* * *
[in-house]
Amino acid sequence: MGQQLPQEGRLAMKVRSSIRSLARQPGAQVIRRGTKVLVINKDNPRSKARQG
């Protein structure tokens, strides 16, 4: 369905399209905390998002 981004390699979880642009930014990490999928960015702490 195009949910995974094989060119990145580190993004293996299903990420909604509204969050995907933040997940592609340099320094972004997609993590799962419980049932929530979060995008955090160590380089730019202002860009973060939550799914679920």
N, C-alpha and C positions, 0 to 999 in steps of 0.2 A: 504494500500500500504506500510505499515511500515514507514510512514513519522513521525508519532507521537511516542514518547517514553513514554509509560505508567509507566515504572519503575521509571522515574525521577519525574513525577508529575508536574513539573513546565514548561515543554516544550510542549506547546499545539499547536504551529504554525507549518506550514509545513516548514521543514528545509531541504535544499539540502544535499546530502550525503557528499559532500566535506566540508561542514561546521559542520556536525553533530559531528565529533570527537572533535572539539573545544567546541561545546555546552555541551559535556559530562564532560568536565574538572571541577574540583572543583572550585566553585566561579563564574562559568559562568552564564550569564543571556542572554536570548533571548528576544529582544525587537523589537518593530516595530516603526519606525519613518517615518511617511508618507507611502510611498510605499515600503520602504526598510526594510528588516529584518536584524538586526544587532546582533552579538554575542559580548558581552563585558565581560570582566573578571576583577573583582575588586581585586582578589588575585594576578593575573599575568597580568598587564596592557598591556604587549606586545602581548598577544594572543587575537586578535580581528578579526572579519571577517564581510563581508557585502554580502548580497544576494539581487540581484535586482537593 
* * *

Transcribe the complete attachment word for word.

[in-house]
Amino acid sequence: MGQQLPQEGRLAMKVRSSIRSLARQPGAQVIRRGTKVLVINKDNPRSKARQG
């Protein structure tokens, strides 16, 4: 369905399209905390998002 981004390699979880642009930014990490999928960015702490 195009949910995974094989060119990145580190993004293996299903990420909604509204969050995907933040997940592609340099320094972004997609993590799962419980049932929530979060995008955090160590380089730019202002860009973060939550799914679920």
N, C-alpha and C positions, 0 to 999 in steps of 0.2 A: 504494500500500500504506500510505499515511500515514507514510512514513519522513521525508519532507521537511516542514518547517514553513514554509509560505508567509507566515504572519503575521509571522515574525521577519525574513525577508529575508536574513539573513546565514548561515543554516544550510542549506547546499545539499547536504551529504554525507549518506550514509545513516548514521543514528545509531541504535544499539540502544535499546530502550525503557528499559532500566535506566540508561542514561546521559542520556536525553533530559531528565529533570527537572533535572539539573545544567546541561545546555546552555541551559535556559530562564532560568536565574538572571541577574540583572543583572550585566553585566561579563564574562559568559562568552564564550569564543571556542572554536570548533571548528576544529582544525587537523589537518593530516595530516603526519606525519613518517615518511617511508618507507611502510611498510605499515600503520602504526598510526594510528588516529584518536584524538586526544587532546582533552579538554575542559580548558581552563585558565581560570582566573578571576583577573583582575588586581585586582578589588575585594576578593575573599575568597580568598587564596592557598591556604587549606586545602581548598577544594572543587575537586578535580581528578579526572579519571577517564581510563581508557585502554580502548580497544576494539581487540581484535586482537593 